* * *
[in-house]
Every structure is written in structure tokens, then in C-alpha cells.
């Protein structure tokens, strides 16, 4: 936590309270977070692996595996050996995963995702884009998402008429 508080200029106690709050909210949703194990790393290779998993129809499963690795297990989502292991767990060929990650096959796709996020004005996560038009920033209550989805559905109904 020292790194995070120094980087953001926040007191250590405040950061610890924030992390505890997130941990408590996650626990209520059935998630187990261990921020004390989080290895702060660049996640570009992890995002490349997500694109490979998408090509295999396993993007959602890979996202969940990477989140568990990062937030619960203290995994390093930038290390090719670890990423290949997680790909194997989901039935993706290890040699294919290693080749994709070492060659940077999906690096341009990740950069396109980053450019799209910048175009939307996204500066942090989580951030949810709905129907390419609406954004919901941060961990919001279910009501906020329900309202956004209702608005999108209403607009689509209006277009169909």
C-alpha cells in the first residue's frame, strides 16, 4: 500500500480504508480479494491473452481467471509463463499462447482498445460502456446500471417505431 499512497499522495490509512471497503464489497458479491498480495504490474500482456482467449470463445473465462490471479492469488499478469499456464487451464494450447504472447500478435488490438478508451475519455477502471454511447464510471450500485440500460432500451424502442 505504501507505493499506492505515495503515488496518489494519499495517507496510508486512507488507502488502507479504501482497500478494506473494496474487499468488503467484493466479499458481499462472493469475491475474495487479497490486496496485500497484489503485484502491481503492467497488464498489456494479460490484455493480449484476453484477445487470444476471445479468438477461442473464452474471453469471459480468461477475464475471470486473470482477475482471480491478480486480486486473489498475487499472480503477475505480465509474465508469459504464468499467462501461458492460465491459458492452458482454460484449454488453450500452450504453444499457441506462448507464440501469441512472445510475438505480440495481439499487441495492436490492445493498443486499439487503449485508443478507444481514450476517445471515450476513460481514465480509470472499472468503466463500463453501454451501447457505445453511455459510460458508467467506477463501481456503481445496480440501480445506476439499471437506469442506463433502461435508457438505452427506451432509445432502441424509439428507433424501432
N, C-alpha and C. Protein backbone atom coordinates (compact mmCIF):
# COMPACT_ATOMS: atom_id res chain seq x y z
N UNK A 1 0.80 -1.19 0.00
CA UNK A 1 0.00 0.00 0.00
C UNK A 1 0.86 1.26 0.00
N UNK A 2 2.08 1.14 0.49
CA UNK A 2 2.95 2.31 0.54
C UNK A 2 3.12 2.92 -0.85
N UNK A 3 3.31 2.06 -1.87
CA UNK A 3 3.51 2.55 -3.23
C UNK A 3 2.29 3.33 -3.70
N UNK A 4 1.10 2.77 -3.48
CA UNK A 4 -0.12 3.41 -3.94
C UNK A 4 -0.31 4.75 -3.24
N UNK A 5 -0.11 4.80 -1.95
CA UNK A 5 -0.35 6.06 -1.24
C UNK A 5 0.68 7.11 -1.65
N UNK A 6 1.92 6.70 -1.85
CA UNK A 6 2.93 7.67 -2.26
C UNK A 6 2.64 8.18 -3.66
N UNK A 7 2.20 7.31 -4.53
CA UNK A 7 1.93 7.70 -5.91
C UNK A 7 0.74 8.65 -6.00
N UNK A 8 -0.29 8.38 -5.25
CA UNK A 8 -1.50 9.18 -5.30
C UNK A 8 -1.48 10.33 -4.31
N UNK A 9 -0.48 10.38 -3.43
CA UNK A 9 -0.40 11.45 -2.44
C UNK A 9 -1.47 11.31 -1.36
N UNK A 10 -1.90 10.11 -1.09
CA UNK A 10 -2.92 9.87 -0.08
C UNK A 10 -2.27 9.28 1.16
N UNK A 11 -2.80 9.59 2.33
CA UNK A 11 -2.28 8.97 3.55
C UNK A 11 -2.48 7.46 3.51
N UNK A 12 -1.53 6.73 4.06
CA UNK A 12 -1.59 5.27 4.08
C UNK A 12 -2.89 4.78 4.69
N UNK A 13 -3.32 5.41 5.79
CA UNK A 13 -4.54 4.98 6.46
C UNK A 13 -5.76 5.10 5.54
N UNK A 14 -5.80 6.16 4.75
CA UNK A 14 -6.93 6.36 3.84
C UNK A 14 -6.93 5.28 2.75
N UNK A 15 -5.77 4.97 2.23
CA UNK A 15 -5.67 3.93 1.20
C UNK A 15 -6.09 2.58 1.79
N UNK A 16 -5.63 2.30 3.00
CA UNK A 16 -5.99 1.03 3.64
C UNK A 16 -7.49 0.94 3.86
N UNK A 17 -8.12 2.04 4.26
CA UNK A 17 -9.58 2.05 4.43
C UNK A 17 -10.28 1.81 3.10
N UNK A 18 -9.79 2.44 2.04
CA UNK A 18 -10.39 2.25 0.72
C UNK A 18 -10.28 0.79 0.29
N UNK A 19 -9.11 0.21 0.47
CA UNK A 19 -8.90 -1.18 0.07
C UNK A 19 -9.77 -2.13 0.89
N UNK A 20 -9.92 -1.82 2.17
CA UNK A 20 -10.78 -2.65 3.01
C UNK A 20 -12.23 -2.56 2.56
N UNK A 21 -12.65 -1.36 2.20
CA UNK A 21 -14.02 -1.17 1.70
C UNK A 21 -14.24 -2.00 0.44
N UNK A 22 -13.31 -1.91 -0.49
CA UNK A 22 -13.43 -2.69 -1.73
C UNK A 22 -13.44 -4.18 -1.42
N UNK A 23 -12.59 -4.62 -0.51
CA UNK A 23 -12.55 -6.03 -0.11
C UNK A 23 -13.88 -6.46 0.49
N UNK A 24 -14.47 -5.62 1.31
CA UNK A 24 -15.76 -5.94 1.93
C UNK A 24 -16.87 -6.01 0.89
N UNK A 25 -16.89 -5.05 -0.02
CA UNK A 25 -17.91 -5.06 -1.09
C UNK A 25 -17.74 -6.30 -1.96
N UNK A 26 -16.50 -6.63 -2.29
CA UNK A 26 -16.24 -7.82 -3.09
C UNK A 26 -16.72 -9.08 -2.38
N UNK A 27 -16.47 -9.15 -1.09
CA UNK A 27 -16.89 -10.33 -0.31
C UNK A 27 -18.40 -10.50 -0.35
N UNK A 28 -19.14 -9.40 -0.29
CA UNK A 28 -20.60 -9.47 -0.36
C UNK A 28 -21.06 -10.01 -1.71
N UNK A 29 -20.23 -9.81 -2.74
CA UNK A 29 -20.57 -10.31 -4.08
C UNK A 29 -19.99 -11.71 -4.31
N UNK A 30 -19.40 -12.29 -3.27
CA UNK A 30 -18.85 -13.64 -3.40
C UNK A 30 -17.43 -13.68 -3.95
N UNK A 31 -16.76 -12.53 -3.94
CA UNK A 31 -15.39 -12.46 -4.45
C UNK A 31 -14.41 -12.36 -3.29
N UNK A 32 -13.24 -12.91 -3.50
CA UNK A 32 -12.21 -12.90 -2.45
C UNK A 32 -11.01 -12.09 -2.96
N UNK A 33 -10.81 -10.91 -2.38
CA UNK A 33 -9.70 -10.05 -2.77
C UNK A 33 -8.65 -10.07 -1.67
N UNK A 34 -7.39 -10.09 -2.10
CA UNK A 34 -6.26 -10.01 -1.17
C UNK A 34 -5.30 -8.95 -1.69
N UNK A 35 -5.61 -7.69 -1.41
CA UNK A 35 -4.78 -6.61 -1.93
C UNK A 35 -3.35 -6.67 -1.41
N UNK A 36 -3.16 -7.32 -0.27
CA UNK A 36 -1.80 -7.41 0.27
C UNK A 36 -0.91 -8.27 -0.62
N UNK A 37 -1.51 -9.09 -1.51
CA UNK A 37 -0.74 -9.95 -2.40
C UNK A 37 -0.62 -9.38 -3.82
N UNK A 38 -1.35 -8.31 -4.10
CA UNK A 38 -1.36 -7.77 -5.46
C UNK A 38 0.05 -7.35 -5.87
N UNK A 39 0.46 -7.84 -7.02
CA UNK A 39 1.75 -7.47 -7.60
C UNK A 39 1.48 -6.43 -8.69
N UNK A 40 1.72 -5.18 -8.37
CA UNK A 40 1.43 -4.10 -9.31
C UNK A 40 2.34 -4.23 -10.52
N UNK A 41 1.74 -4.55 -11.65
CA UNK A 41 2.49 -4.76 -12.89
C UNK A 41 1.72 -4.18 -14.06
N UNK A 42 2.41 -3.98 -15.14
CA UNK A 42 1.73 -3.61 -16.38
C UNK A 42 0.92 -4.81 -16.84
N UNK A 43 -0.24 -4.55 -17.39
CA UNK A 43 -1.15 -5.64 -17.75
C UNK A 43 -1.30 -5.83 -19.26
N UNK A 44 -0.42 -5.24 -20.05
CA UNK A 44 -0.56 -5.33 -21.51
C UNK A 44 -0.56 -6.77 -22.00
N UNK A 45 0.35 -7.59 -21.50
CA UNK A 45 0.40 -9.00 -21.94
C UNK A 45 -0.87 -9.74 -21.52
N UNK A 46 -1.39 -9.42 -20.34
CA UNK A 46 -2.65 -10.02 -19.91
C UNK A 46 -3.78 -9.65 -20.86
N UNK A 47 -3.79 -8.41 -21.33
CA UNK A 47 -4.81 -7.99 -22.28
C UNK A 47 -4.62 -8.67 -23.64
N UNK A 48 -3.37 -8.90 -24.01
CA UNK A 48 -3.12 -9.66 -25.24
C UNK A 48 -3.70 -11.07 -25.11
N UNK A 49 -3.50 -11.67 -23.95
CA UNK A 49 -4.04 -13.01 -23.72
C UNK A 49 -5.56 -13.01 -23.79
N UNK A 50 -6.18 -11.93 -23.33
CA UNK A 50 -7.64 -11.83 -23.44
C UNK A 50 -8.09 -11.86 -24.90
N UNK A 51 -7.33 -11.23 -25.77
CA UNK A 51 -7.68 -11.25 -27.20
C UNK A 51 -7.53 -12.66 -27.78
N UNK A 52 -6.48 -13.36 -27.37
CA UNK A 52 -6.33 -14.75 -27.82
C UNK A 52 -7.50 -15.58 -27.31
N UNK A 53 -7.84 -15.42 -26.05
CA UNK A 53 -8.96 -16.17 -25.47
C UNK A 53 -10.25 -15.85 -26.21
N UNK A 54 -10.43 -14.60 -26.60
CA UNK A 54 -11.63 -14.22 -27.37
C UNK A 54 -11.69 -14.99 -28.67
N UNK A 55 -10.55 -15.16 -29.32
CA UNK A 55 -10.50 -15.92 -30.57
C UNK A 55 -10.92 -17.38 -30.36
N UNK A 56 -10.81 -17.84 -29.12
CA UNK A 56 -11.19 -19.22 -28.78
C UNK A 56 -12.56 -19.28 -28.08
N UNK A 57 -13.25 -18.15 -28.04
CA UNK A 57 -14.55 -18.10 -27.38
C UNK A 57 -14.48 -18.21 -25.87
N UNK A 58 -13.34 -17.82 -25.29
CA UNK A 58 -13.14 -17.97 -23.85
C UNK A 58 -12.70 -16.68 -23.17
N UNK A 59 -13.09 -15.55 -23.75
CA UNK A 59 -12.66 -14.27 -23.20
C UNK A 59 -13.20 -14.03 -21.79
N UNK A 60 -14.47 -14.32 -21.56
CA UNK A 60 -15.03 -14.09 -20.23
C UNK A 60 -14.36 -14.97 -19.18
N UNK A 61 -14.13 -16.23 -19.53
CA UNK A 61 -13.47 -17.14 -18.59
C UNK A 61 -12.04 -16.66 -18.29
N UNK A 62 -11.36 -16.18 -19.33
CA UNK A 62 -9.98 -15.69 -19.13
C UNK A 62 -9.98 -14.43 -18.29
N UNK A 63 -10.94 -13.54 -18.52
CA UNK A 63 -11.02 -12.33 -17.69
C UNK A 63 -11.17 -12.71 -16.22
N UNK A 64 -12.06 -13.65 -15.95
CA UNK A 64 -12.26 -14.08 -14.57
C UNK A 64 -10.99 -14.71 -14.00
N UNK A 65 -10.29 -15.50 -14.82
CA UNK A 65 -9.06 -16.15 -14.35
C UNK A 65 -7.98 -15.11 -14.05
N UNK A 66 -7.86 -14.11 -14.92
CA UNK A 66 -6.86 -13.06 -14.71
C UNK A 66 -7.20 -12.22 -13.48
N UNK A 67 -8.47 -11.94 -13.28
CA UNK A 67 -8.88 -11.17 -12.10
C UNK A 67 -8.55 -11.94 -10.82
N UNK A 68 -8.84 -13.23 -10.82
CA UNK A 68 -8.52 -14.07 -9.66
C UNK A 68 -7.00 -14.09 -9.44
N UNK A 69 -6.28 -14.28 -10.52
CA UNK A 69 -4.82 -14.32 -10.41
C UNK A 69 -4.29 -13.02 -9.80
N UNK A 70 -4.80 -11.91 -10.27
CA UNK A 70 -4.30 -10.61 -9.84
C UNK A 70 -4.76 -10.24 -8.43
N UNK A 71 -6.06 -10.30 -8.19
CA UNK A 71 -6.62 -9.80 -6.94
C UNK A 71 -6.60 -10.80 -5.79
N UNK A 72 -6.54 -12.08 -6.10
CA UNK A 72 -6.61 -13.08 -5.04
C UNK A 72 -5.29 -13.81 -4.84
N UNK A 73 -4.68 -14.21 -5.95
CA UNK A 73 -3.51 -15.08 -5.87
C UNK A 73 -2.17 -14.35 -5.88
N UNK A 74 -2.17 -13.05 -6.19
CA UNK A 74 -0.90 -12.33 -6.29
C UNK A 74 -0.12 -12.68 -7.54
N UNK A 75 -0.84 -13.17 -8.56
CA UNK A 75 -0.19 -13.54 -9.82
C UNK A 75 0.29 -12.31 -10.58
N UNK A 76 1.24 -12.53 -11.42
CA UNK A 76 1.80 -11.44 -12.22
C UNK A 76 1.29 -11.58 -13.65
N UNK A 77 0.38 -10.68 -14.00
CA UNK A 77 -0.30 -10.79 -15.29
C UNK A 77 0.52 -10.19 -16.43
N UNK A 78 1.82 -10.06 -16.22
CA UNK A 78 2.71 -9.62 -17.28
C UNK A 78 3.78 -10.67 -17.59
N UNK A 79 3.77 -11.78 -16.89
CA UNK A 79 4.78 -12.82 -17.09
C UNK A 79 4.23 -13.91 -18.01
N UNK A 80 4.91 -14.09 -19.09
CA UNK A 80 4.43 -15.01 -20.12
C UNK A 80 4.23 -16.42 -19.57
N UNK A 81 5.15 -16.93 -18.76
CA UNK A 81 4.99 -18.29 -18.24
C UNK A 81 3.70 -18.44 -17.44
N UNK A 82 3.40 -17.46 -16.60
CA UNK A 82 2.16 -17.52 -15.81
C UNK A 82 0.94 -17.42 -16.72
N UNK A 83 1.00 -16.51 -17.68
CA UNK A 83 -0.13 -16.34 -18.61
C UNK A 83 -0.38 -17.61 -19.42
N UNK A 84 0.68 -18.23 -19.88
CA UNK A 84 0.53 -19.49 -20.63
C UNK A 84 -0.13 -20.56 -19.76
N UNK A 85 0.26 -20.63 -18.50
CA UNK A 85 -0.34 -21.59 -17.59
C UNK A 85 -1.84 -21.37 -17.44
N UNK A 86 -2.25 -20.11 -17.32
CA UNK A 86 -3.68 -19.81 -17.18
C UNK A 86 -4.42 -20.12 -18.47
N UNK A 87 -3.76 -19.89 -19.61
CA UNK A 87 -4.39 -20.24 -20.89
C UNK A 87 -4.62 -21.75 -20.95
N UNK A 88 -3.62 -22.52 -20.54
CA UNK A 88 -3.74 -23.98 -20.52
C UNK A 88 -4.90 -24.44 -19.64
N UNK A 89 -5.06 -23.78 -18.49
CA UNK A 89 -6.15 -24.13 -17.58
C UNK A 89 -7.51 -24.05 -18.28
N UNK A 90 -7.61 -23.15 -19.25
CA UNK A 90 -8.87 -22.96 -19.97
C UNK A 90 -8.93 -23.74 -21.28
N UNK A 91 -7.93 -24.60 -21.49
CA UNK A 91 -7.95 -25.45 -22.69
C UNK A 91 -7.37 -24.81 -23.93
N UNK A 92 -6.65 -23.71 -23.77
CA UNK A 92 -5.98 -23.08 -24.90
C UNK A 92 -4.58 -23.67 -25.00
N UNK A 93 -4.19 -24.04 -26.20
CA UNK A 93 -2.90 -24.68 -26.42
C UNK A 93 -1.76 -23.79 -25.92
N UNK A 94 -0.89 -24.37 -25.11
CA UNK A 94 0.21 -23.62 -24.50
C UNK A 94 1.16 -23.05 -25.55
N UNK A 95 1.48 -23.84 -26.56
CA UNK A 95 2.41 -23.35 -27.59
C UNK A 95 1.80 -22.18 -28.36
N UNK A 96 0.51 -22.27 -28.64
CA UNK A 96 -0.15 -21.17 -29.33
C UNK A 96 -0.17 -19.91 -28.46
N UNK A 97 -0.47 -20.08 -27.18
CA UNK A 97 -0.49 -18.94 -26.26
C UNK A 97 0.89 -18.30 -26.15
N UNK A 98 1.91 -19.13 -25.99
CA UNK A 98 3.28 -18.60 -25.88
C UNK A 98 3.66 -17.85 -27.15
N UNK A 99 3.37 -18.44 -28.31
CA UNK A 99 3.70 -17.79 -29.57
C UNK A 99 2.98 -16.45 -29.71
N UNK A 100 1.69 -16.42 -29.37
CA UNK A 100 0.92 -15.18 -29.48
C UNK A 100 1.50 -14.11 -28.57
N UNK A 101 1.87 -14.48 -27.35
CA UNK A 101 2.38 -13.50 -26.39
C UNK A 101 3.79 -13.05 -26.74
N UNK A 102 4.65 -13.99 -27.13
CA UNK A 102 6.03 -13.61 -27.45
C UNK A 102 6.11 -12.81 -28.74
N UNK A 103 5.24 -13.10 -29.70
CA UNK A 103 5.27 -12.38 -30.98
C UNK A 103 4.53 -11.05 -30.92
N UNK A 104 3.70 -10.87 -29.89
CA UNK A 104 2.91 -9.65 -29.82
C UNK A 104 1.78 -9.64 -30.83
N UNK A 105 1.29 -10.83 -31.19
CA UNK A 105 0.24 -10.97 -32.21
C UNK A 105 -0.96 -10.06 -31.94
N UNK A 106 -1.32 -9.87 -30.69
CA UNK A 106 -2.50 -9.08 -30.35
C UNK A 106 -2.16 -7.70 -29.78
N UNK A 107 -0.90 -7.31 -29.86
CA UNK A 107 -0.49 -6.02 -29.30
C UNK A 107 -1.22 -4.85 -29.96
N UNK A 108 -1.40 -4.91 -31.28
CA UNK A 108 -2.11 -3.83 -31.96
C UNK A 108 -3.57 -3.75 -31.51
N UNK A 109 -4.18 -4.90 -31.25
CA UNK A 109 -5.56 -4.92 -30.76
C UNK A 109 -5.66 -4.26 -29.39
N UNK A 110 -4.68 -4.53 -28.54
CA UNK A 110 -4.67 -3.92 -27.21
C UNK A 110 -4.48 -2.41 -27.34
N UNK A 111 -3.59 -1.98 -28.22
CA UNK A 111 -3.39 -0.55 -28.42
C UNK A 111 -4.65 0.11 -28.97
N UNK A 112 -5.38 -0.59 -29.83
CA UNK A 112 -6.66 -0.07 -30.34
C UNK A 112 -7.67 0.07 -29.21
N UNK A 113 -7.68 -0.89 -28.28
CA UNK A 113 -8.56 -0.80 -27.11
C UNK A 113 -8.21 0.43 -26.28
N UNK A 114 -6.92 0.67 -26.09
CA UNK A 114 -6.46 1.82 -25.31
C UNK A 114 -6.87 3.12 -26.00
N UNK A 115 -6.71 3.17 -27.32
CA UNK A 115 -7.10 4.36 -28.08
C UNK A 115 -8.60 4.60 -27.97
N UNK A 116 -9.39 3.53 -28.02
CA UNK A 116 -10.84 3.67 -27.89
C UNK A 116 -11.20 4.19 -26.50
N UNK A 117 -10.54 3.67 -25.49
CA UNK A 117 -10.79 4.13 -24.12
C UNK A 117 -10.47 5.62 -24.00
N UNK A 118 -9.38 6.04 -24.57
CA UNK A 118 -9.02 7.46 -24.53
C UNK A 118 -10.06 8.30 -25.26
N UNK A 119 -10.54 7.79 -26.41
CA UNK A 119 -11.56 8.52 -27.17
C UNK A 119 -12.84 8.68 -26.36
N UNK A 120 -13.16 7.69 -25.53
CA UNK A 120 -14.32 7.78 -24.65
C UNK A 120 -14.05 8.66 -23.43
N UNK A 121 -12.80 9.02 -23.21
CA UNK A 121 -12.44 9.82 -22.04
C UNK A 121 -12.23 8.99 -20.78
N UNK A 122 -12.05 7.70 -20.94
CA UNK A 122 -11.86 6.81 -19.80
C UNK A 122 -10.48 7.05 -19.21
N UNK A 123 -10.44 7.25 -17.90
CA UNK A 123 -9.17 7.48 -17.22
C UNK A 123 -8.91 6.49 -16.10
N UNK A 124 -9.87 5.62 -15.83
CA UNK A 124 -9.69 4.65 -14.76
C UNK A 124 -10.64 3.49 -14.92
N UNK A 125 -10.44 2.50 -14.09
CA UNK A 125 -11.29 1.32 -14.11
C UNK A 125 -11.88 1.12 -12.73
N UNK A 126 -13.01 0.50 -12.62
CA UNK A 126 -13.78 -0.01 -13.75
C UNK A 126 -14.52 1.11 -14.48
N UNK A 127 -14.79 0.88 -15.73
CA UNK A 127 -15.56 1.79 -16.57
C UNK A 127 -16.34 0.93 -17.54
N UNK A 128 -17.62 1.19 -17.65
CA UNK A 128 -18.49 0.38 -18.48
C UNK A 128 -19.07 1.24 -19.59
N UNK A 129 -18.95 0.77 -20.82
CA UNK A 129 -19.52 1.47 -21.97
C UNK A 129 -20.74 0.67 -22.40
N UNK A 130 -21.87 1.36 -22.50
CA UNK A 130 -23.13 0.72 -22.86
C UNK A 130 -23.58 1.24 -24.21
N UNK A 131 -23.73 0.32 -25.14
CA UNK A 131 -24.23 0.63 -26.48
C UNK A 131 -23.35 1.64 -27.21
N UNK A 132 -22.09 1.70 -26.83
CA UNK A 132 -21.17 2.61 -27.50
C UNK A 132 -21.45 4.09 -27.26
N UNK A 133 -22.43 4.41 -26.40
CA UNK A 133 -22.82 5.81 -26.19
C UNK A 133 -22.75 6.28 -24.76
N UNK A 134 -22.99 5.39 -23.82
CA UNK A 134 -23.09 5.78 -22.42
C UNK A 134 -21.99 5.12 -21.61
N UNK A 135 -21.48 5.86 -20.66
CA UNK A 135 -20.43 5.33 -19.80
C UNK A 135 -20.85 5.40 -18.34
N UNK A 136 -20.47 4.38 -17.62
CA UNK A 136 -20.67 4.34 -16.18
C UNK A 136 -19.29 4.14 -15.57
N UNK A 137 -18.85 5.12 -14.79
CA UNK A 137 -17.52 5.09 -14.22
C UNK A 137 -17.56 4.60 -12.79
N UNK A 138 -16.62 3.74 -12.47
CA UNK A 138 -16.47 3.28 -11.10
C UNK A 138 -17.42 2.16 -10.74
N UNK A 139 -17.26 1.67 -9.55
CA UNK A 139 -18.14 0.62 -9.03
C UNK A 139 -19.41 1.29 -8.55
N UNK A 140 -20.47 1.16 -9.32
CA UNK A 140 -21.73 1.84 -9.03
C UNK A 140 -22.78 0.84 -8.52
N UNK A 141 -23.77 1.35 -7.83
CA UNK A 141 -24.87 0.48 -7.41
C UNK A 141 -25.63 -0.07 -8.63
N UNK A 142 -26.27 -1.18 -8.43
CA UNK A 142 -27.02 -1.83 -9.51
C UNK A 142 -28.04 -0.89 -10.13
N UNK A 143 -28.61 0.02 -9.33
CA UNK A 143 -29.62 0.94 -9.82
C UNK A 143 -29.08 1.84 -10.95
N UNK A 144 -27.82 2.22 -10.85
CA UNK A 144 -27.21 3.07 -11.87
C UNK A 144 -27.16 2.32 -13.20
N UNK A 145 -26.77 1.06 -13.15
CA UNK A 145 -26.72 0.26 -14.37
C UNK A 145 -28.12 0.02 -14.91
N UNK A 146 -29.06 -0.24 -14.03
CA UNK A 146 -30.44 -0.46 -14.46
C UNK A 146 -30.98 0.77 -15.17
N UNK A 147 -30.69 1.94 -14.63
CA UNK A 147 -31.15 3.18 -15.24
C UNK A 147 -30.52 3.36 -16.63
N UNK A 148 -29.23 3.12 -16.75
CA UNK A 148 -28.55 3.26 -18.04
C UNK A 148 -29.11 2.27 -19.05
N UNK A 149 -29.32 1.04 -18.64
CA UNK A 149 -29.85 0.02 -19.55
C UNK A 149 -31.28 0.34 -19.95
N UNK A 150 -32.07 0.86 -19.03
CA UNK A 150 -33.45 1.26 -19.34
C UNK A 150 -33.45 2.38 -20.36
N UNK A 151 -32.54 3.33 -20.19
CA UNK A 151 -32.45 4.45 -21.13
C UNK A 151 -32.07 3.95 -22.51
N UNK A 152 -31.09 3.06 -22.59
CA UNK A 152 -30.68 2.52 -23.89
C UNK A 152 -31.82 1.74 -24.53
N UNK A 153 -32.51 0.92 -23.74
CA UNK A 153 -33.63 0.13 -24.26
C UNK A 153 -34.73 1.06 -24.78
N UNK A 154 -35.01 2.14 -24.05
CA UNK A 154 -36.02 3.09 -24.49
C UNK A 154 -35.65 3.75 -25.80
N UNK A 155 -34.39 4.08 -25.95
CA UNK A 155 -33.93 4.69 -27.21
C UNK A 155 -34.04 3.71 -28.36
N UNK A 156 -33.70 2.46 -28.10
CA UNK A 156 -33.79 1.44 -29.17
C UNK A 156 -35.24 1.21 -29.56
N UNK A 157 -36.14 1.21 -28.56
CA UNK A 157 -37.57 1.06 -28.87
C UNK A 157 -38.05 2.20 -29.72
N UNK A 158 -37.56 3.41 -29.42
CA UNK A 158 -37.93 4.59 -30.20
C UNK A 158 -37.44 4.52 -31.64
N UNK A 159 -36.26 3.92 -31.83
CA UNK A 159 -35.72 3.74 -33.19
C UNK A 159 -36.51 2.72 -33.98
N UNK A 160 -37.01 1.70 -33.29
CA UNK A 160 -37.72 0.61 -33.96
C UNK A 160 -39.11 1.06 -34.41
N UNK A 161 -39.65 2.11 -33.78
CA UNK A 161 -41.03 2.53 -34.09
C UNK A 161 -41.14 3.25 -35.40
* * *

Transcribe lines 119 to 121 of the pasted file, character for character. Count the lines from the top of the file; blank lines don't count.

CA UNK A 38 -1.36 -7.77 -5.46
C UNK A 38 0.05 -7.35 -5.87
N UNK A 39 0.46 -7.84 -7.02